Qatari-Turkish Alliance Challenge for Regional Leadership. Part 1

Publication type Article
Status Published
Occupation: Member, Russian Academy of Sciences; Honorable President, Institute for African Studies, Russian Academy of Sciences; Chair of African and Arab Studies, People's Friendship University of Russia; Editor-in-Chief, “Azia i Afrika segodnya”
Institute for African Studies, Russian Academy of Sciences
People's Friendship University of Russia
“Azia i Afrika segodnya” journal
Address: Russian Federation, Moscow
Occupation: Research Fellow, Center for Civilizational and Regional Studies, Institute for African Studies, RAS; Research Fellow, Center of Political Studies, Financial University under the Government of the Russian Federation
Institute for African Studies, Russian Academy of Sciences
Financial University under the Government of the Russian Federation
Address: Russian Federation, Moscow
Occupation: Head of Laboratory, National Reasearch University Higher School of Economics; Senior Research Fellow, Saint Petersburg State University; Leading Research Fellow, Institute for African Studies, RAS
head of the Laboratory of monitoring of risks of sociopolitical destabilization National Research University Higher School of Economics, leading researcher of the Institute of Oriental studies of the Russian Academy of Sciences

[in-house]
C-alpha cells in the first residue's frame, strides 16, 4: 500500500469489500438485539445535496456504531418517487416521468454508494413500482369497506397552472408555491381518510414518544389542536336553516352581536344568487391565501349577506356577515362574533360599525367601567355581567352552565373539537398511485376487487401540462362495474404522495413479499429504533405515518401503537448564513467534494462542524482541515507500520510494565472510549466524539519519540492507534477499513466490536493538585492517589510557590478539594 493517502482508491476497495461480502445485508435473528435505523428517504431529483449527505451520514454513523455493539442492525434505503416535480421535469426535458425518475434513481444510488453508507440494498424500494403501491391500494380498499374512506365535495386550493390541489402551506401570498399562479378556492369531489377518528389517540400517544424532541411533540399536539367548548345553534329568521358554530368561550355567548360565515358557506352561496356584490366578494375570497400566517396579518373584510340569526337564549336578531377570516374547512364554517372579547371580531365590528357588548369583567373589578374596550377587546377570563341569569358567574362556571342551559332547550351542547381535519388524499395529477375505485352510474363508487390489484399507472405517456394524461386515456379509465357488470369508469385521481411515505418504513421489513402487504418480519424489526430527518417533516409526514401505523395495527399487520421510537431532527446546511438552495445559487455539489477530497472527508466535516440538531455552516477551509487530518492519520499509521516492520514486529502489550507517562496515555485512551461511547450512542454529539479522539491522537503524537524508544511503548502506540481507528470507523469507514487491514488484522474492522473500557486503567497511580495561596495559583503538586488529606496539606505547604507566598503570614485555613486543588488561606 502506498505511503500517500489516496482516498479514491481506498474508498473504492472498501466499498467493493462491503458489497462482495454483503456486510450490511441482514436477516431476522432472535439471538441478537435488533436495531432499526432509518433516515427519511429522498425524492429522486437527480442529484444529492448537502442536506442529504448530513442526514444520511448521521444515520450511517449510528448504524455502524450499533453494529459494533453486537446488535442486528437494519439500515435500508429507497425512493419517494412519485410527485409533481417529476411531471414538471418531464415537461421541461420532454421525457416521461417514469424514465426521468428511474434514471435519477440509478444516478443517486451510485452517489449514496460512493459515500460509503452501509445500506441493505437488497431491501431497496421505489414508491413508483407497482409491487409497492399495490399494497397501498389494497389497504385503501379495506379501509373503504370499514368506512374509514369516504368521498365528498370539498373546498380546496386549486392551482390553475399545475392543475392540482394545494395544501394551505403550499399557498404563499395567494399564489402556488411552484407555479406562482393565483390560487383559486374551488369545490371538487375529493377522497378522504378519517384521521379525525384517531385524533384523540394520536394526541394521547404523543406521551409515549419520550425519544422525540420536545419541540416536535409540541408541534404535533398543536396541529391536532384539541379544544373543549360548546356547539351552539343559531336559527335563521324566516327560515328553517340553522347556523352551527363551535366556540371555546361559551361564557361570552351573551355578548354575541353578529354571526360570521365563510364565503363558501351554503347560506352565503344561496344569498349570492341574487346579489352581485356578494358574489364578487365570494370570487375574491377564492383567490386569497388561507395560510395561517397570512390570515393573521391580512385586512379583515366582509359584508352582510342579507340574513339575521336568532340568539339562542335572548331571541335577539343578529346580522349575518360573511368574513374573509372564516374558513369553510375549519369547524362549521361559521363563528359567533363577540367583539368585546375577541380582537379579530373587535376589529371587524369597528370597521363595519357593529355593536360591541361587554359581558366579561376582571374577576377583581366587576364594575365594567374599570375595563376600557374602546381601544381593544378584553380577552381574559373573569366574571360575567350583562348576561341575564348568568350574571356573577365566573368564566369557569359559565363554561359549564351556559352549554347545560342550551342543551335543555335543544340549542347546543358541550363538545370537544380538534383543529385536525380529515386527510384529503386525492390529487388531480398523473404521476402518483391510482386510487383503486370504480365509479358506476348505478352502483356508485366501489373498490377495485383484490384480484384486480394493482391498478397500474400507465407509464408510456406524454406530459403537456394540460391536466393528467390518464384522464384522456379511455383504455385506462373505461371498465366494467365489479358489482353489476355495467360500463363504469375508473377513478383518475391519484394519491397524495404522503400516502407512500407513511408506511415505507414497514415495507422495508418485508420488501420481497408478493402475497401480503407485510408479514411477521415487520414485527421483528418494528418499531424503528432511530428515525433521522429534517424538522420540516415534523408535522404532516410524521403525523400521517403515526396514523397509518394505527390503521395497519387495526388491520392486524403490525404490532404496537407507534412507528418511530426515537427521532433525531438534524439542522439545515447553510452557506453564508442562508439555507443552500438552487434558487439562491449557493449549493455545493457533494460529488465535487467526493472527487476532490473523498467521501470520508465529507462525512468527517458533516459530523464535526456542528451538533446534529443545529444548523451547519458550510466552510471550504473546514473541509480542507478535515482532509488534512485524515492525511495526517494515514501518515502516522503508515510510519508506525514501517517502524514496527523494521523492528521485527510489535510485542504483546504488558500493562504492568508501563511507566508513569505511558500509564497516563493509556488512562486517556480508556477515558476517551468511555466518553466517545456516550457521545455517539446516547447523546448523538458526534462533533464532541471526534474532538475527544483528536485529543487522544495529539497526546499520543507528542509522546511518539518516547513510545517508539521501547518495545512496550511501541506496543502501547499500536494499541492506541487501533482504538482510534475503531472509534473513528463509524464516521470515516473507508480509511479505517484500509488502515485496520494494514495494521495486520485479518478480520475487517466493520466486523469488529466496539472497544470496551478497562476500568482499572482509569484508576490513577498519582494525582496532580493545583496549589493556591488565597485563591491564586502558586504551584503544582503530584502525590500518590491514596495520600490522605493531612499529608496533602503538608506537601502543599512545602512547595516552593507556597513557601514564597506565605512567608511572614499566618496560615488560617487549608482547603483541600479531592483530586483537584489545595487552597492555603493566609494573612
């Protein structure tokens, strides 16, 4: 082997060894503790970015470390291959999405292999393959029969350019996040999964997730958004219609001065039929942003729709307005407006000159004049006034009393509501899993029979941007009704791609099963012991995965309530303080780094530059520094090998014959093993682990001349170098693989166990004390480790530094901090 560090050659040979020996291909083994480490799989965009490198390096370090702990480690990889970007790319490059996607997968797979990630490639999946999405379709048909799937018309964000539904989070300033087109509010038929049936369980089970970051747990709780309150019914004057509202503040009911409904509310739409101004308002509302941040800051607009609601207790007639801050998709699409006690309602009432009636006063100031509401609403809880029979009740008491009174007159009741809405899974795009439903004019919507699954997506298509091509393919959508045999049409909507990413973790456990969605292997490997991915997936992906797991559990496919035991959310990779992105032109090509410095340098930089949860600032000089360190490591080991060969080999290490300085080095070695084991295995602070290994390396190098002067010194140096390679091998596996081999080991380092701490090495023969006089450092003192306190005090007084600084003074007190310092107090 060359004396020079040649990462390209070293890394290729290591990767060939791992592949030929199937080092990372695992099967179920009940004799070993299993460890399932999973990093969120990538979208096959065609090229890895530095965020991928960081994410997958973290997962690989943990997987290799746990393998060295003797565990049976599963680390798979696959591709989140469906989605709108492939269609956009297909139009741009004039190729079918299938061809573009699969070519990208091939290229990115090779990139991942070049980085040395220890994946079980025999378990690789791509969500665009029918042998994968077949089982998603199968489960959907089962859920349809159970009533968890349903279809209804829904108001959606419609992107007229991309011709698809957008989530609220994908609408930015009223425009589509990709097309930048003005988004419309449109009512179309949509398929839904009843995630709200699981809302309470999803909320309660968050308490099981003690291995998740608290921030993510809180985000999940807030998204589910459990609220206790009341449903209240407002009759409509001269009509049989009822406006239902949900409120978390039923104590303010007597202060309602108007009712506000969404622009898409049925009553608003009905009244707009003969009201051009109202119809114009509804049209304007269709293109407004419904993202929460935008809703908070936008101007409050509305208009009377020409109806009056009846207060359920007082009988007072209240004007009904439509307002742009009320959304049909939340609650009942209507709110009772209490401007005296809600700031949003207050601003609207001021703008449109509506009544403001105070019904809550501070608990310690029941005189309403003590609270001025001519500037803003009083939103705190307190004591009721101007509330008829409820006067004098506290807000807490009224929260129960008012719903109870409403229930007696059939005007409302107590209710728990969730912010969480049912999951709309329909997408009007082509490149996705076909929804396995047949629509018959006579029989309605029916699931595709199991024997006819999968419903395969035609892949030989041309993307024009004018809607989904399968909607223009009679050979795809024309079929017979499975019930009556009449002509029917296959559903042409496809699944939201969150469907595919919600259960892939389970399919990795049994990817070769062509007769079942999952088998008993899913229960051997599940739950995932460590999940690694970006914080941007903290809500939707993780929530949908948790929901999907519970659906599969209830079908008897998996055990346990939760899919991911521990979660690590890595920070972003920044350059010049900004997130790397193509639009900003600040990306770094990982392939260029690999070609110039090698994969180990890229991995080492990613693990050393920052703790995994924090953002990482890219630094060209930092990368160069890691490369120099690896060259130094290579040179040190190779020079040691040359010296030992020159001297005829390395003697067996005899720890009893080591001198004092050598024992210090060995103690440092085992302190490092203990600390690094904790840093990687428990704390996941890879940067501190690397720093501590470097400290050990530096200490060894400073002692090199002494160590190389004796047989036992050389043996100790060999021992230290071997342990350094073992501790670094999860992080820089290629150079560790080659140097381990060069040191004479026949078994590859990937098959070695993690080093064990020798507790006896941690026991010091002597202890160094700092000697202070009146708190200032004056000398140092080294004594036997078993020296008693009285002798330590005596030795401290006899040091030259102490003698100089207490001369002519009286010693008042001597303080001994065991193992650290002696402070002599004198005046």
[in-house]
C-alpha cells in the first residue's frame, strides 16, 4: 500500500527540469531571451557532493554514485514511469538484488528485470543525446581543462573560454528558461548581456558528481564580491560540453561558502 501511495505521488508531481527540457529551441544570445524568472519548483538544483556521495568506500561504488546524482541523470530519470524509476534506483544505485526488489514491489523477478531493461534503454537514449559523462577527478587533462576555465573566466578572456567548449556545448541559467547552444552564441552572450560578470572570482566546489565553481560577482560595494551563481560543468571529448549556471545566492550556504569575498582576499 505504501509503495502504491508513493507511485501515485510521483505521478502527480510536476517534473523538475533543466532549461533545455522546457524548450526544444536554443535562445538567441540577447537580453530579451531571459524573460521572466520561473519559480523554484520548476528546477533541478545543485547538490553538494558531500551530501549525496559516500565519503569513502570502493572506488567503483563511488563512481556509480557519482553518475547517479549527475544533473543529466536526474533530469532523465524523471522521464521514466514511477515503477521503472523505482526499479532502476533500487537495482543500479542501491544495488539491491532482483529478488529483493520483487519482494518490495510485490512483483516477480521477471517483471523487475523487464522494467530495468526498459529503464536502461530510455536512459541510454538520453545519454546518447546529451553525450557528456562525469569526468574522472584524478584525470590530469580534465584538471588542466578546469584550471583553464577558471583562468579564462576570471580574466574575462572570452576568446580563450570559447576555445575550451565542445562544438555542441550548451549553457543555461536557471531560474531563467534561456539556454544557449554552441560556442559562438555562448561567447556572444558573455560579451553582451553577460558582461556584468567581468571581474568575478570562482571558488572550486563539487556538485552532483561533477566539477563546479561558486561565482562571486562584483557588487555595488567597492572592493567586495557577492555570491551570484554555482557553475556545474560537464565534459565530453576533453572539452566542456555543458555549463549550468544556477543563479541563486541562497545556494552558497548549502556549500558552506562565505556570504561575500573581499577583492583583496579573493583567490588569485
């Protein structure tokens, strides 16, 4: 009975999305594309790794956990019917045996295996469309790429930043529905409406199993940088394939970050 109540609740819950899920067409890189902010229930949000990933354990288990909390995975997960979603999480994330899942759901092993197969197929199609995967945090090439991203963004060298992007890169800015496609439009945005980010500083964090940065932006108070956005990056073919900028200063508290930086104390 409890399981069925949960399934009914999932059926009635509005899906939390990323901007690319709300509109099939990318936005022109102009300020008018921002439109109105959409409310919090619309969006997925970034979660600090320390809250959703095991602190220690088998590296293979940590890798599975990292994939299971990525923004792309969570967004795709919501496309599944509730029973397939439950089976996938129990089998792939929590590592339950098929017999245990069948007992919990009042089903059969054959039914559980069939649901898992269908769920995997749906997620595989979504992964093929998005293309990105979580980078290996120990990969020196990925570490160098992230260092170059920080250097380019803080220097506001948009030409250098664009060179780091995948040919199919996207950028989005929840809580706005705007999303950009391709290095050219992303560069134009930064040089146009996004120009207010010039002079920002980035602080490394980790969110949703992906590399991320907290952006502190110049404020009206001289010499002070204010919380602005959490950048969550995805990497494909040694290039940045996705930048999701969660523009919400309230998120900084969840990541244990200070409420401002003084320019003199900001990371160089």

Professor FGP MSU
Address: Russian Federation, Moscow
Journal nameAsia and Africa Today
EditionIssue 10

The Qatari-Turkish alliance, using the pan-Arab network of the Muslim Brotherhood as well as their ideology as a tool to achieve regional leadership, managed to achieve impressive success during the first period of Arab Spring in 2011-2012. The Qatari-Turkish alliance proved to be quite an effective mechanism. Indeed, despite the big economic, demographic and military potential (comparable to Iran, Saudi Arabia or Egypt), Turkey (as a non-Arab state) hardly had any real chances to single-handedly achieve regional leadership in the predominantly Arab region (by the way, this is a serious obstacle to Iranian efforts). On the other hand, Qatar, despite its enormous financial resources and Arab identity, is too small to make any serious attempt alone to achieve broad regional influence. Qatar and Turkey managed to throw in 2010-2012 quite an impressive challenge to other regional powers only after they joined forces, adding to this the broad political potential of the pan-Arab Association of Muslim Brotherhood. However, in 2013, Saudi Arabia and its allies managed to carry out a fairly successful counteroffensive. Its central element was the overthrow of the Muslim Brotherhood government in Egypt, carried out in alliance with the Egyptian military and some other internal Egyptian and international forces. At the moment, Saudi Arabia seems to be the only Middle East power that seriously seeks regional leadership, but the potencial of the Turkish-Qatari-Ikhvan Alliance should not be underestimated.

KeywordsQatari-Turkish Alliance, Muslim Brotherhood, Islamism, Salafis, Saudi Arabia, instability, Syria
Publication date31.10.2019
Number of characters27845
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